What common assumptions about human personhood underlie common concepts in sociology, such as power, structure, culture, and agency? Questions such as these always ran through my head as a graduate student in sociology, and now as a sociology professor, I find myself wanting to challenge students to answer these questions. In "What is a Person", the eminent sociologist Chris Smith has done a great service by forcefully arguing that ontology, not just epistemology, should be at the center of social theory. In other words, sociology should contribute to a better understanding of what it is to be human, and in order to do so, we have to first ask ourselves "What is a Person?"
Chapter 1 is a tour de force of all the theoretical tools later explored in the book and provides many reasons for readers to go on with the rest. The first few sections of Chapter 2 on critical realism and personalism will introduce readers to important concepts that, if applied, would make social theory and practice stronger. I particularly like Chapter 3's discussion of "strong" versus "weak" social constructionism. I re-read that section every time I want to respond to a relativist or post-modernist. I intend to use long sections of this book in an undergraduate social theory course this year, and with time, I hope to understand and be able to explain more fully Chris Smith's numerous groundbreaking arguments found in this book.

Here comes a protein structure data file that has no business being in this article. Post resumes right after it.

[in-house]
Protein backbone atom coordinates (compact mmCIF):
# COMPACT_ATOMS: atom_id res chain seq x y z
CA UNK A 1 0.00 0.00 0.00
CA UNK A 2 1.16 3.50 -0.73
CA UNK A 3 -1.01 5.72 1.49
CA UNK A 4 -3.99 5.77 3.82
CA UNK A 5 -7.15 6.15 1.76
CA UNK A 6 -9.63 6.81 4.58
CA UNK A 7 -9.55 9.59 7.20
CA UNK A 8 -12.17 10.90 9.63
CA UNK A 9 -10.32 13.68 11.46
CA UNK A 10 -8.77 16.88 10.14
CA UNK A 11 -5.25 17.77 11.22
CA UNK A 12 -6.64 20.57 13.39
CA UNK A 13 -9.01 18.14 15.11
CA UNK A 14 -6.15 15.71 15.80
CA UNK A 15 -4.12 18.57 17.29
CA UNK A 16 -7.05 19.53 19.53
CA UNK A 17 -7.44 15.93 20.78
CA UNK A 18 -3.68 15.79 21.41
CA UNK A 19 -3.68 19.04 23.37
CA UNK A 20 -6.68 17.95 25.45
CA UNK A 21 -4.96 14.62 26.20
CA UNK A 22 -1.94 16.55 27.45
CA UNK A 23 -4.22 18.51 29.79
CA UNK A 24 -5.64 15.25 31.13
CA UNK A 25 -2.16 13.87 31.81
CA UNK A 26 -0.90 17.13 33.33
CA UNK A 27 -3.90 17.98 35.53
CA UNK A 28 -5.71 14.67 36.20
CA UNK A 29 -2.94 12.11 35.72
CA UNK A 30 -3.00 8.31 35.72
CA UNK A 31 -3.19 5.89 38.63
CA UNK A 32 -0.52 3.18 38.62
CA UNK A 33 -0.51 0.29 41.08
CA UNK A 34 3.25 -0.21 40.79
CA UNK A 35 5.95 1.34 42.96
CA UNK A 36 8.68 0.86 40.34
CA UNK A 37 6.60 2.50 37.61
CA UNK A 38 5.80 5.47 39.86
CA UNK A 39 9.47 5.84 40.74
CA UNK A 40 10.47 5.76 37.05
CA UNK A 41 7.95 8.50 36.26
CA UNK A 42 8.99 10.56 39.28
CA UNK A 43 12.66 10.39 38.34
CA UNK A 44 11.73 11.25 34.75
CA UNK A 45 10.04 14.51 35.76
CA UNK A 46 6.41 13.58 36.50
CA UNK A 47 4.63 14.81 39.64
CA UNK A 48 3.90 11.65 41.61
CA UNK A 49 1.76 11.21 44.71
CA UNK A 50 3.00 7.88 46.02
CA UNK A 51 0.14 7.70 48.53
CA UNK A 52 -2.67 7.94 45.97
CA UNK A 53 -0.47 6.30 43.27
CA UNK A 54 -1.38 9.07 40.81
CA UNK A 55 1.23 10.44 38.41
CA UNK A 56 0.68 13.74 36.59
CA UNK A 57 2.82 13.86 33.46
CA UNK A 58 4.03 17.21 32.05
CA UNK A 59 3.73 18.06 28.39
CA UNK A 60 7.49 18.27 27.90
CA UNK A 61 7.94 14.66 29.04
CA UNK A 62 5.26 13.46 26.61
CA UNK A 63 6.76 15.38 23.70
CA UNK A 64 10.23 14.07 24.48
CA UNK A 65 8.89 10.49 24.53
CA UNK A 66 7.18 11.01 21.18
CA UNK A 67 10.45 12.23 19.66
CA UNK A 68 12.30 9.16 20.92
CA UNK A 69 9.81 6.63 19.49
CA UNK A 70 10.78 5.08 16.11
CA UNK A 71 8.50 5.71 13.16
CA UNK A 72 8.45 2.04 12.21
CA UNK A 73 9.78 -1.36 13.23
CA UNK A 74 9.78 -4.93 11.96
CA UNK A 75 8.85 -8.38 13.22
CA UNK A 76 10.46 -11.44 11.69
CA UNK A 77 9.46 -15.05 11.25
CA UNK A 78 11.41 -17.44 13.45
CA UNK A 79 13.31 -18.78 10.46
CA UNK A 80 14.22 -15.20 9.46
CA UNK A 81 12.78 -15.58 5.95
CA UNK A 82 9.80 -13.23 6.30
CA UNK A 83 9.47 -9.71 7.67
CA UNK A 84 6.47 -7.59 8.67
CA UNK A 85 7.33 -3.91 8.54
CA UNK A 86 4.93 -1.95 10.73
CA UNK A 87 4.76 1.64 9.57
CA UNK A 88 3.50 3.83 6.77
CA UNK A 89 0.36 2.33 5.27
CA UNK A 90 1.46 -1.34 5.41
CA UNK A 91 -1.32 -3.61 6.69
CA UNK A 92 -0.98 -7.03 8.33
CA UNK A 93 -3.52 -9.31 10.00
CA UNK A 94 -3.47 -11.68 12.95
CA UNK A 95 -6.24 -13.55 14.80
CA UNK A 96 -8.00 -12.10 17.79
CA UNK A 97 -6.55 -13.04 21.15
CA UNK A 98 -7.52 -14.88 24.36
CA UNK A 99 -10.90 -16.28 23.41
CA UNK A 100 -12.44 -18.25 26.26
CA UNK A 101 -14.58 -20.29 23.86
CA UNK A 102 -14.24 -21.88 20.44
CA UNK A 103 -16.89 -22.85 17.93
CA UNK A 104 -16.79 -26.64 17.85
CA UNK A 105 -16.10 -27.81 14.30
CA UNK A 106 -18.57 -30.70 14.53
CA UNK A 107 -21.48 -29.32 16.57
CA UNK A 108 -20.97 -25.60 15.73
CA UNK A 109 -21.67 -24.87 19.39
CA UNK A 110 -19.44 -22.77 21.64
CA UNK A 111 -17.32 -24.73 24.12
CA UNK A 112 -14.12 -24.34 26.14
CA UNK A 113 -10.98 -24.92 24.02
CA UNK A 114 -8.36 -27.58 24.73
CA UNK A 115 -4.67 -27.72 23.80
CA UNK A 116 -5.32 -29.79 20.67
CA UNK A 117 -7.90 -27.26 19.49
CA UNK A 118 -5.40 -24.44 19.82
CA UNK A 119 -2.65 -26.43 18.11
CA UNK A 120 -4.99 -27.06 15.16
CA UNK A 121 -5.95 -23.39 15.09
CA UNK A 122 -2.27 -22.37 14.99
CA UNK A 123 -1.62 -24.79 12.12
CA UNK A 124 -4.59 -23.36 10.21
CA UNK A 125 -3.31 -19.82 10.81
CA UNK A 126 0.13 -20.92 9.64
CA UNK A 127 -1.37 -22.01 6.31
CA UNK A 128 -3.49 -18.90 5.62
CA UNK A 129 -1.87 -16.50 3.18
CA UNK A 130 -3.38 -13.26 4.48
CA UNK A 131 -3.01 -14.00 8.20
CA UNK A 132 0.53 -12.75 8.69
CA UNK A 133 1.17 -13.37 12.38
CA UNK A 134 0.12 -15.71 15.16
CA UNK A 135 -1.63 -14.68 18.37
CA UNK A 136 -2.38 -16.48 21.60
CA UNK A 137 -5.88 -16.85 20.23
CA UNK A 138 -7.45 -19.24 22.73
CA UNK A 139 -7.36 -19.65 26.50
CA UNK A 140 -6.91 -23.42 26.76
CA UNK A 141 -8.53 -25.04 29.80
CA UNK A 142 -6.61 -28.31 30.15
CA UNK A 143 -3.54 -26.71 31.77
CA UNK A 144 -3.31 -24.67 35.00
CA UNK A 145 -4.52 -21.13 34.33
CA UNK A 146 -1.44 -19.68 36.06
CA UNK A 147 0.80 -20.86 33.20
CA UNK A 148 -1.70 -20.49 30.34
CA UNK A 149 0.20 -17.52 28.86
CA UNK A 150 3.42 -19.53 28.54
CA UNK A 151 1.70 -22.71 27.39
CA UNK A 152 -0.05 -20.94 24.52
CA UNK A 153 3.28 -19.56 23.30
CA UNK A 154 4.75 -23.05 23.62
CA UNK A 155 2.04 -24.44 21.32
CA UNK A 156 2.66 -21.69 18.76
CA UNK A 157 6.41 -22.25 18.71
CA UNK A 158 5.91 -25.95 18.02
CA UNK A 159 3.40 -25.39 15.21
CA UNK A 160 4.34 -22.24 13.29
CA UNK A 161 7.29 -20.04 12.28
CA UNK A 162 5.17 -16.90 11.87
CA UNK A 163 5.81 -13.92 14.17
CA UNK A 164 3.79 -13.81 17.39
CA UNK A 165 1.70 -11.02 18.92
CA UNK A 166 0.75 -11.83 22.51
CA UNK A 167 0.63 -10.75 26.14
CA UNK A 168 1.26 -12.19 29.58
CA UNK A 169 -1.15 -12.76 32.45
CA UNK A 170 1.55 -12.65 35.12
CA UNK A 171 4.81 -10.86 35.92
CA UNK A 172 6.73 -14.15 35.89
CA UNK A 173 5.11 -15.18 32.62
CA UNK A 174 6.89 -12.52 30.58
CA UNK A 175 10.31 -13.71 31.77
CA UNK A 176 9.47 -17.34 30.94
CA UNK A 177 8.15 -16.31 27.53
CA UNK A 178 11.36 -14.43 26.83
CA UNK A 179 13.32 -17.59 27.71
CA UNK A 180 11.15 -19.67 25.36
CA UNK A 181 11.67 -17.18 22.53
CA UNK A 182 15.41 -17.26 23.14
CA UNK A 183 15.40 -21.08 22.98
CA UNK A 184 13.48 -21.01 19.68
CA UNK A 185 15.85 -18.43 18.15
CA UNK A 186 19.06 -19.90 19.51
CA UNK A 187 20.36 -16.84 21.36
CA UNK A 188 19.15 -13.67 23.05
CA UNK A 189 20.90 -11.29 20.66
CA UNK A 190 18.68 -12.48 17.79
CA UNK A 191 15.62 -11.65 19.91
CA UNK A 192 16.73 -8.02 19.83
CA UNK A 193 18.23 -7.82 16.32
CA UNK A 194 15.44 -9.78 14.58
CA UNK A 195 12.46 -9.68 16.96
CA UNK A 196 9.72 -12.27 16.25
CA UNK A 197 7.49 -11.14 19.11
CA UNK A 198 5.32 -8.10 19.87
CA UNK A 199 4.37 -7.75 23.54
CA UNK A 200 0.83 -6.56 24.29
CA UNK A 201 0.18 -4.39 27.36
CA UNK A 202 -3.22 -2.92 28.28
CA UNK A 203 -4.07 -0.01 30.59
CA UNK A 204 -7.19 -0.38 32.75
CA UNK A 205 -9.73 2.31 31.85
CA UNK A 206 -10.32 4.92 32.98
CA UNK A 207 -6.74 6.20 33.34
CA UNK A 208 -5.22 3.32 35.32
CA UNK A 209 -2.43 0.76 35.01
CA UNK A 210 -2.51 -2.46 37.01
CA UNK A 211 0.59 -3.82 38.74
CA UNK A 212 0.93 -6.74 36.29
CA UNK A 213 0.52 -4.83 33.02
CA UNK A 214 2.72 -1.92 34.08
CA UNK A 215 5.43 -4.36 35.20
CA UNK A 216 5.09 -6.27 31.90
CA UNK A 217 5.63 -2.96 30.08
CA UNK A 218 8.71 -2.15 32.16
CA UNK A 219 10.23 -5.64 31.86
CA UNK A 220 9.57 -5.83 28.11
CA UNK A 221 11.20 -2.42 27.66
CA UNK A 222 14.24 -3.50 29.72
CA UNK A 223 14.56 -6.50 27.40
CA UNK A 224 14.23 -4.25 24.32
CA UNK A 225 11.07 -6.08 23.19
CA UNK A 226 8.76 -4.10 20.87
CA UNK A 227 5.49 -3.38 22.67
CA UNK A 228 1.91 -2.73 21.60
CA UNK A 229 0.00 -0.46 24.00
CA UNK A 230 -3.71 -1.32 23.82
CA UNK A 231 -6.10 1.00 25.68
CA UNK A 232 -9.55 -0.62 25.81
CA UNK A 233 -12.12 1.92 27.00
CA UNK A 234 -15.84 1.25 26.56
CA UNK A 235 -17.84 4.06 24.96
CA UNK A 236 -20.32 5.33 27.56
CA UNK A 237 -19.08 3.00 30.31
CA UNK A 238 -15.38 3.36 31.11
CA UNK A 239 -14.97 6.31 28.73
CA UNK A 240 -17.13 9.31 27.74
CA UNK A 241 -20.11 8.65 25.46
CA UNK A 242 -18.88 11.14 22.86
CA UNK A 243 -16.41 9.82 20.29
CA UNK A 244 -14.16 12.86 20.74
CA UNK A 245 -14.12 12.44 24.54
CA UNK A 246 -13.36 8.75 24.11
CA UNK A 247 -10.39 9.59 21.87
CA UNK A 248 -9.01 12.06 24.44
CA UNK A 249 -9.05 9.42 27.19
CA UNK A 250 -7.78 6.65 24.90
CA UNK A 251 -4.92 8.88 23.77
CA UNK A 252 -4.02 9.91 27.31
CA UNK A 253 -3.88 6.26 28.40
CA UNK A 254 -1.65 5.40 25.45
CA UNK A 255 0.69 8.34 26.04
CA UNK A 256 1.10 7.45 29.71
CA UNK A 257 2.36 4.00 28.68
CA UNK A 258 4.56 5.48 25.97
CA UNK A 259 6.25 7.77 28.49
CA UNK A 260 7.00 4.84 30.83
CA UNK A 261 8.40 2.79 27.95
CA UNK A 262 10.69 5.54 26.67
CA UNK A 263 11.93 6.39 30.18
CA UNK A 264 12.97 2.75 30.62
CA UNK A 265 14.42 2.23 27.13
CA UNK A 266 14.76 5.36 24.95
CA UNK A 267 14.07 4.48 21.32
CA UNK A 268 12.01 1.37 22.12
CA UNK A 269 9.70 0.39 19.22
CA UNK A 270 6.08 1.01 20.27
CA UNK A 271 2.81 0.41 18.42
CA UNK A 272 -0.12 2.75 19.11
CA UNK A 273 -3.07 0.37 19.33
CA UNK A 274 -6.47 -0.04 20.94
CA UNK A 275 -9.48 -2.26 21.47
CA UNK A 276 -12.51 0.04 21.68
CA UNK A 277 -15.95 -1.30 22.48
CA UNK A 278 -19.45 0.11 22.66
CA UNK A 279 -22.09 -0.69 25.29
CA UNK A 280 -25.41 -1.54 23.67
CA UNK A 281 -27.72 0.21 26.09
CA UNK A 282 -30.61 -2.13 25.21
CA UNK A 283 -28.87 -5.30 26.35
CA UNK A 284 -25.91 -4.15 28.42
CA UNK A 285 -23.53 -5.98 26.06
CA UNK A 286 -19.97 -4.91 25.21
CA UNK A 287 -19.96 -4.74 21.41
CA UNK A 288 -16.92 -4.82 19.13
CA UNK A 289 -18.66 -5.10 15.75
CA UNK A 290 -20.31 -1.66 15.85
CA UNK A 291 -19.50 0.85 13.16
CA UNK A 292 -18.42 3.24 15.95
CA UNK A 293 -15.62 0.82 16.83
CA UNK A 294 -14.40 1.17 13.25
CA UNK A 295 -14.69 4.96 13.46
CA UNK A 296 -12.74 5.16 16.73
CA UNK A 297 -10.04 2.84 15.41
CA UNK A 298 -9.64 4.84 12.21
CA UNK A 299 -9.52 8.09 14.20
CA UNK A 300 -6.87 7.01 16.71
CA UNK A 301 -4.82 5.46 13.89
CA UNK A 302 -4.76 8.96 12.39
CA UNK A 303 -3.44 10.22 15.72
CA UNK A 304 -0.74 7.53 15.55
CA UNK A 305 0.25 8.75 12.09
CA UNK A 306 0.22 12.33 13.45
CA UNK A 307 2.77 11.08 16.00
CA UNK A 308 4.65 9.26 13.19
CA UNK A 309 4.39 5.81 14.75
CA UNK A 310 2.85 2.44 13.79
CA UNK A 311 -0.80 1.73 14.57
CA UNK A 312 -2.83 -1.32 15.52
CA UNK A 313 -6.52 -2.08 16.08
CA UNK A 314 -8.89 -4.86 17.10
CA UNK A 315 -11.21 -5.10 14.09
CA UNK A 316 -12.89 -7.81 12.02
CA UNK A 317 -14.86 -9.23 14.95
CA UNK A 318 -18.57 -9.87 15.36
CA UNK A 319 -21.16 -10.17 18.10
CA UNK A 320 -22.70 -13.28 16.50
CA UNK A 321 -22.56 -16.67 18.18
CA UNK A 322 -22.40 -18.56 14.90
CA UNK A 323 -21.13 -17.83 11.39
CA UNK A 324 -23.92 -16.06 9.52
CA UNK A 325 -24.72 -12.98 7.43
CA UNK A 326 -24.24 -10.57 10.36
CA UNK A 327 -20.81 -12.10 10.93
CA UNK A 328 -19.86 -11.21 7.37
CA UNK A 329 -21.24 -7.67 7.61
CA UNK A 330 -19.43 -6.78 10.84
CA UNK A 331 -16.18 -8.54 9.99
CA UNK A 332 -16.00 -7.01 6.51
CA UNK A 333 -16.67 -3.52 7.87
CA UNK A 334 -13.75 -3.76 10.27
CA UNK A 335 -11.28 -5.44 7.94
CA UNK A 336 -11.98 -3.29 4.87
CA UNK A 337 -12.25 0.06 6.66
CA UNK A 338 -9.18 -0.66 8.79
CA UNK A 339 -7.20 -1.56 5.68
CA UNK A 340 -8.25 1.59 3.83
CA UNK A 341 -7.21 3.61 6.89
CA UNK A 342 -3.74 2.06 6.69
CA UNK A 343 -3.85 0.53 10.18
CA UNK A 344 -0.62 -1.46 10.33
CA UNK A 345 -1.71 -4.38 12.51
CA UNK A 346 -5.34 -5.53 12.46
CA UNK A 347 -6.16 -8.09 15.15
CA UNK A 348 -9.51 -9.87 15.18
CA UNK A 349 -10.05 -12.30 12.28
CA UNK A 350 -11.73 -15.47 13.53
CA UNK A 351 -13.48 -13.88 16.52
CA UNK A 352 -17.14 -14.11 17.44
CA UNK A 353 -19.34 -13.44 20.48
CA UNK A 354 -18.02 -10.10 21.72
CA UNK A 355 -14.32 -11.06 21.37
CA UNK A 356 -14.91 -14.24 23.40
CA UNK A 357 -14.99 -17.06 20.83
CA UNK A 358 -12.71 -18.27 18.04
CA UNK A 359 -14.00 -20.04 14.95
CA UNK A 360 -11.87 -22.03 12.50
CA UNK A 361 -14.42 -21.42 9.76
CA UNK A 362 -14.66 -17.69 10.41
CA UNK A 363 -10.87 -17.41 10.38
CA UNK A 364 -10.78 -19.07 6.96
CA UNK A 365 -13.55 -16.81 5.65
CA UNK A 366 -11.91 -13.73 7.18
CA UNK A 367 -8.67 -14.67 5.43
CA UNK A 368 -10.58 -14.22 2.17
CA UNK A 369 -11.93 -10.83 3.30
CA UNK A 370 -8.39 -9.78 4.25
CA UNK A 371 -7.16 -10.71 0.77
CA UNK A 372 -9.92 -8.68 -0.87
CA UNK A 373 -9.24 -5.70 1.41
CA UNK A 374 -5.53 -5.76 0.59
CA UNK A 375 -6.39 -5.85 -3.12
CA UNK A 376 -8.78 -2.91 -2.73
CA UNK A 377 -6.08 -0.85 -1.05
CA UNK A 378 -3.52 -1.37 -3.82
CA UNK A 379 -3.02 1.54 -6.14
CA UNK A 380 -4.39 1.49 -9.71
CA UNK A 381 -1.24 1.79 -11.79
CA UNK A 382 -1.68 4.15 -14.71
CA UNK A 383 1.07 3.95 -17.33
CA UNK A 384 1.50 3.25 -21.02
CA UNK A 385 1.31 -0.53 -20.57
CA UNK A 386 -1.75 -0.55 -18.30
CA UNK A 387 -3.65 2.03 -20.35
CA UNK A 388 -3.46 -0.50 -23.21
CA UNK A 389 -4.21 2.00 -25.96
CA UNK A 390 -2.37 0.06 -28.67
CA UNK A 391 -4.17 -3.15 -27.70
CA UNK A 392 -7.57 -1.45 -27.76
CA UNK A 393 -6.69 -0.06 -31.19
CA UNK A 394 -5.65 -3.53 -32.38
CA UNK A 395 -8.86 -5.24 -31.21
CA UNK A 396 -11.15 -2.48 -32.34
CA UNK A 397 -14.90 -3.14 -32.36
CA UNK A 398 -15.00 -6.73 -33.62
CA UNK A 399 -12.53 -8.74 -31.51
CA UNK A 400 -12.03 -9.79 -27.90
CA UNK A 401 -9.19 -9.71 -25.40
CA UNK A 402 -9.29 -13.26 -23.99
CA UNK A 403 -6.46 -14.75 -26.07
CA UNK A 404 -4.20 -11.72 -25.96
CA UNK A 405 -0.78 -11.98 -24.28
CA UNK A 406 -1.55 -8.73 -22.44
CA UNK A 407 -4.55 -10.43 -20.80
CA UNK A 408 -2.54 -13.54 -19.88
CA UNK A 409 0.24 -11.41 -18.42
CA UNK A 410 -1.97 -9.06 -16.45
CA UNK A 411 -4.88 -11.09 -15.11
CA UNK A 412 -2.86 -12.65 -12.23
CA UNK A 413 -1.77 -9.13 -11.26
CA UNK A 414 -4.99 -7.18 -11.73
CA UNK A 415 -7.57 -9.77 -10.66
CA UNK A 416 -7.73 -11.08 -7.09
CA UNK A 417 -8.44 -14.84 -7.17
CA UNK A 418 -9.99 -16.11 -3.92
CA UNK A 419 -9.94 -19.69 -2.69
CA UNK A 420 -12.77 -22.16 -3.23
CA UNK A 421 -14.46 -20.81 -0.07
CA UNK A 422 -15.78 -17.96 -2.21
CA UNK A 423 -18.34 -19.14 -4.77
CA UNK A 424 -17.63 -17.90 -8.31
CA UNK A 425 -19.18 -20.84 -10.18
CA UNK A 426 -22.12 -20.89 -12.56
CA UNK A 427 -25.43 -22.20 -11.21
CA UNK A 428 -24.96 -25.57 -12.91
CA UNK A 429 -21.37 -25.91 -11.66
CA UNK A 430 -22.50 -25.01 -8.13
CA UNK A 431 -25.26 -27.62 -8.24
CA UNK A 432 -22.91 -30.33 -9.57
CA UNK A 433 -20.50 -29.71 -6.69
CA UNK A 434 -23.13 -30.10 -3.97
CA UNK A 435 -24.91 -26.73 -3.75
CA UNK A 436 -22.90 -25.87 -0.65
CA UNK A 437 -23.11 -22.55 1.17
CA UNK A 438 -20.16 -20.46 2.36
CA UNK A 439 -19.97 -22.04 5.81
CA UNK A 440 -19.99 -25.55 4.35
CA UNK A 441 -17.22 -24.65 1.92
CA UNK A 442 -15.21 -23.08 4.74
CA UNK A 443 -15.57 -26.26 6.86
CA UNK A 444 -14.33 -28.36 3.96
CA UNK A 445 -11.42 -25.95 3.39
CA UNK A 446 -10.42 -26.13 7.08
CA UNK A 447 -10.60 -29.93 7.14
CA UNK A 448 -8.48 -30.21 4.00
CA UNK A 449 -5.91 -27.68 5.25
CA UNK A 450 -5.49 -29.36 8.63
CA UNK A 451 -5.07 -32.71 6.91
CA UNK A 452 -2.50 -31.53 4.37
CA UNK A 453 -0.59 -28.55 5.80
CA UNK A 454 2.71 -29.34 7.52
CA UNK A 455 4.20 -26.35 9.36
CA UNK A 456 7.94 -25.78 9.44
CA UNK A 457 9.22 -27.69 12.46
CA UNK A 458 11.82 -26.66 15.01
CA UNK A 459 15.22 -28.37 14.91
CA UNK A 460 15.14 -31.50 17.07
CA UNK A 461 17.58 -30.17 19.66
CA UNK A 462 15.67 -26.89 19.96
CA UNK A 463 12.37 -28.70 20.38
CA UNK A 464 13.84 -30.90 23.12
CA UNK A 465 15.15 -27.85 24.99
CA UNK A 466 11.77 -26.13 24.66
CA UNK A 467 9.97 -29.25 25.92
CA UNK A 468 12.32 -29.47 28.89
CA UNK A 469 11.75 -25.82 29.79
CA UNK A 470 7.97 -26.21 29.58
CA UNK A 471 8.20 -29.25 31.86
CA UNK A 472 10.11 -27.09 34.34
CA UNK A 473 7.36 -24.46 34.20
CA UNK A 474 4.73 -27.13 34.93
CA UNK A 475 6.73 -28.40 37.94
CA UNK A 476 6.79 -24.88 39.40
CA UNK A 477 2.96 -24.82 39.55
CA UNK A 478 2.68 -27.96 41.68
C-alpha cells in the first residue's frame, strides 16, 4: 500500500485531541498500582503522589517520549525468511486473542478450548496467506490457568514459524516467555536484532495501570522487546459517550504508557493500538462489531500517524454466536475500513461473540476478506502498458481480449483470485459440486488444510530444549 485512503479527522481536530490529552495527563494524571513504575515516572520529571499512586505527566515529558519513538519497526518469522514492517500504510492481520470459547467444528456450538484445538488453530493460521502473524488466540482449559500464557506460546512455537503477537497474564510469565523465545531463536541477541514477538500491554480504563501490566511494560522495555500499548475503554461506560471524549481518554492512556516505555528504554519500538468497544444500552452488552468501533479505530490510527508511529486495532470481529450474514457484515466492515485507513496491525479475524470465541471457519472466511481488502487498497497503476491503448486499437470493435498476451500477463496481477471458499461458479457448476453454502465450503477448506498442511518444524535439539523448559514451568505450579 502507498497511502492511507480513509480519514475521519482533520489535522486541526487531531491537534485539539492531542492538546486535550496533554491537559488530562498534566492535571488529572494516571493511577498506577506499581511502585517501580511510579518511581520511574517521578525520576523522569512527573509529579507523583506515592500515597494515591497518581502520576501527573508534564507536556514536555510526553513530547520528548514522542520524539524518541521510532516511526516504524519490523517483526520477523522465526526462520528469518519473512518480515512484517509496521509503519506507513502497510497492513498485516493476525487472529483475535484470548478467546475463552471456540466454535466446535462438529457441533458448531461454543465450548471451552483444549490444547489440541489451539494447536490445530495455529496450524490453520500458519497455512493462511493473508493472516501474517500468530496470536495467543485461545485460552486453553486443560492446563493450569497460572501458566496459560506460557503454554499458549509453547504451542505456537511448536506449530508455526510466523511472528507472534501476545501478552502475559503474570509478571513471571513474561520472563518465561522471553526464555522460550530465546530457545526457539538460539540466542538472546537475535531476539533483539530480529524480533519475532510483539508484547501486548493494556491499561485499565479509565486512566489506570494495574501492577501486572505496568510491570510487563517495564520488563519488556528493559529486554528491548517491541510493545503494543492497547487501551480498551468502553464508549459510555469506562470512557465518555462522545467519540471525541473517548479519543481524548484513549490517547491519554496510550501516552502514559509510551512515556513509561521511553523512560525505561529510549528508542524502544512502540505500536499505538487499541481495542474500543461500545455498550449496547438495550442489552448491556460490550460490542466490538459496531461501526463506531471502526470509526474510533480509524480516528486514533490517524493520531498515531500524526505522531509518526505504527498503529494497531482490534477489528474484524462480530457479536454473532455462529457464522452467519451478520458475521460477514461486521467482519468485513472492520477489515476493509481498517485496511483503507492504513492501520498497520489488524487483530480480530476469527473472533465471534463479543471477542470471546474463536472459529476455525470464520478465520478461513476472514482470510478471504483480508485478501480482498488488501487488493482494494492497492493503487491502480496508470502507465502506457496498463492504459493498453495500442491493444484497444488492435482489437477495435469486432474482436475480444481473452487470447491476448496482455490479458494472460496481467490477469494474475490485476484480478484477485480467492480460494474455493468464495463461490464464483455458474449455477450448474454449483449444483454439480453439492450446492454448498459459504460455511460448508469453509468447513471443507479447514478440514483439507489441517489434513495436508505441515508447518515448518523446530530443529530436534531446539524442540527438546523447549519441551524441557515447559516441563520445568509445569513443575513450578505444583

By Margarita Mooney
Assistant Professor of Sociology
University of North Carolina at Chapel Hill
11 von 13 Kunden fanden die folgende Rezension hilfreich
5.0 von 5 Sternen Great Book 16. November 2010
Von Daniel J. Quay - Veröffentlicht auf Amazon.com
Format:Gebundene Ausgabe|Verifizierter Kauf
I will say, this text is not for a casual reader. Dr. Smith details a number of theoretical approaches to the concept of personhood that are relatively unknown to the social sciences. As such, if you have a social science background this book is a must have. Rather than limit his studies to that which is empirically verifiable, Dr. Smith offers logical proofs for why this is an insufficient approach for understanding and interacting with the surrounding world, in an attempt to better grasp the experiential reality of what it means to be human.